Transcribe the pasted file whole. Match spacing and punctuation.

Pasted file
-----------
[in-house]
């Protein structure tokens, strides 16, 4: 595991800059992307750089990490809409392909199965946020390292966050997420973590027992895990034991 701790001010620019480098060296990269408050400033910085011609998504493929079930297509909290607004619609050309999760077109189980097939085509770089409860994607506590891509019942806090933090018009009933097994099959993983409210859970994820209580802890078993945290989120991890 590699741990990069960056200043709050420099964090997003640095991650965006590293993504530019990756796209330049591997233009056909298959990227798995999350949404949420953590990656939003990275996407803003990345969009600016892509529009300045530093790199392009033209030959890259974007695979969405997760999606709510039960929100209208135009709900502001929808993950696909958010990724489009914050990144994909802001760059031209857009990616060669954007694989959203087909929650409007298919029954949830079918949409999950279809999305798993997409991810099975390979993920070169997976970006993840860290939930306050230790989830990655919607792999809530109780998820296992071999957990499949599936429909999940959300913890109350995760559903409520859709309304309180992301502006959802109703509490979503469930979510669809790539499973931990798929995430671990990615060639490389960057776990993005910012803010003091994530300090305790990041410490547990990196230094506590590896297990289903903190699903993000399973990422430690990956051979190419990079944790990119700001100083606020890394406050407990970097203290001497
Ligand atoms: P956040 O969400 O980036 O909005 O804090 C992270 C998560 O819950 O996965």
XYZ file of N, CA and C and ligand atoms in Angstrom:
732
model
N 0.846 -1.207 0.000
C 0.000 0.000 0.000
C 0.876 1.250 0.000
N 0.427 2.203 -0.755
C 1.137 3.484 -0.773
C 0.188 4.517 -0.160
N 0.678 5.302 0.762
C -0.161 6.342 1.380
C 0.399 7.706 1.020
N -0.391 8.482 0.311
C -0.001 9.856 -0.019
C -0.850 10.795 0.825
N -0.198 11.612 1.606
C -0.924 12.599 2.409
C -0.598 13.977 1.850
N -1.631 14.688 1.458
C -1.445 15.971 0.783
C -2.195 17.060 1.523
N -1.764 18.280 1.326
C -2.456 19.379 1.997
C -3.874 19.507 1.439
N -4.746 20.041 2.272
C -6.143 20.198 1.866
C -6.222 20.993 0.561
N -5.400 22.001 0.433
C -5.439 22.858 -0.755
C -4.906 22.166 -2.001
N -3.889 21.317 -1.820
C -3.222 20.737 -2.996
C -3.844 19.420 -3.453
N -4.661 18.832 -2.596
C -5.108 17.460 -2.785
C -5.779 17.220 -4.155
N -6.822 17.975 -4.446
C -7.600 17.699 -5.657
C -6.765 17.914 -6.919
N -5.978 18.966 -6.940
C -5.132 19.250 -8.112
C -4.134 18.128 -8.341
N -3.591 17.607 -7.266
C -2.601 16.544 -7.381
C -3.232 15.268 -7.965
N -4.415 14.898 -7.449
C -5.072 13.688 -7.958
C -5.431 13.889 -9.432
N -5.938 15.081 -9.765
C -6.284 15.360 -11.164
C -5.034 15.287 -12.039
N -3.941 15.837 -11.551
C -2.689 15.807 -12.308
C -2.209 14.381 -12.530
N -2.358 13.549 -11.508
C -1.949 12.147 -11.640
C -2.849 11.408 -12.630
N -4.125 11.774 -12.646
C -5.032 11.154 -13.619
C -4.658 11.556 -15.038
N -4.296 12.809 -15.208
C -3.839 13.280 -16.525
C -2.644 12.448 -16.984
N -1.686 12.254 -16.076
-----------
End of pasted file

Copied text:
[in-house]
């Protein structure tokens, strides 16, 4: 595991800059992307750089990490809409392909199965946020390292966050997420973590027992895990034991 701790001010620019480098060296990269408050400033910085011609998504493929079930297509909290607004619609050309999760077109189980097939085509770089409860994607506590891509019942806090933090018009009933097994099959993983409210859970994820209580802890078993945290989120991890 590699741990990069960056200043709050420099964090997003640095991650965006590293993504530019990756796209330049591997233009056909298959990227798995999350949404949420953590990656939003990275996407803003990345969009600016892509529009300045530093790199392009033209030959890259974007695979969405997760999606709510039960929100209208135009709900502001929808993950696909958010990724489009914050990144994909802001760059031209857009990616060669954007694989959203087909929650409007298919029954949830079918949409999950279809999305798993997409991810099975390979993920070169997976970006993840860290939930306050230790989830990655919607792999809530109780998820296992071999957990499949599936429909999940959300913890109350995760559903409520859709309304309180992301502006959802109703509490979503469930979510669809790539499973931990798929995430671990990615060639490389960057776990993005910012803010003091994530300090305790990041410490547990990196230094506590590896297990289903903190699903993000399973990422430690990956051979190419990079944790990119700001100083606020890394406050407990970097203290001497
Ligand atoms: P956040 O969400 O980036 O909005 O804090 C992270 C998560 O819950 O996965």
XYZ file of N, CA and C and ligand atoms in Angstrom:
732
model
N 0.846 -1.207 0.000
C 0.000 0.000 0.000
C 0.876 1.250 0.000
N 0.427 2.203 -0.755
C 1.137 3.484 -0.773
C 0.188 4.517 -0.160
N 0.678 5.302 0.762
C -0.161 6.342 1.380
C 0.399 7.706 1.020
N -0.391 8.482 0.311
C -0.001 9.856 -0.019
C -0.850 10.795 0.825
N -0.198 11.612 1.606
C -0.924 12.599 2.409
C -0.598 13.977 1.850
N -1.631 14.688 1.458
C -1.445 15.971 0.783
C -2.195 17.060 1.523
N -1.764 18.280 1.326
C -2.456 19.379 1.997
C -3.874 19.507 1.439
N -4.746 20.041 2.272
C -6.143 20.198 1.866
C -6.222 20.993 0.561
N -5.400 22.001 0.433
C -5.439 22.858 -0.755
C -4.906 22.166 -2.001
N -3.889 21.317 -1.820
C -3.222 20.737 -2.996
C -3.844 19.420 -3.453
N -4.661 18.832 -2.596
C -5.108 17.460 -2.785
C -5.779 17.220 -4.155
N -6.822 17.975 -4.446
C -7.600 17.699 -5.657
C -6.765 17.914 -6.919
N -5.978 18.966 -6.940
C -5.132 19.250 -8.112
C -4.134 18.128 -8.341
N -3.591 17.607 -7.266
C -2.601 16.544 -7.381
C -3.232 15.268 -7.965
N -4.415 14.898 -7.449
C -5.072 13.688 -7.958
C -5.431 13.889 -9.432
N -5.938 15.081 -9.765
C -6.284 15.360 -11.164
C -5.034 15.287 -12.039
N -3.941 15.837 -11.551
C -2.689 15.807 -12.308
C -2.209 14.381 -12.530
N -2.358 13.549 -11.508
C -1.949 12.147 -11.640
C -2.849 11.408 -12.630
N -4.125 11.774 -12.646
C -5.032 11.154 -13.619
C -4.658 11.556 -15.038
N -4.296 12.809 -15.208
C -3.839 13.280 -16.525
C -2.644 12.448 -16.984
N -1.686 12.254 -16.076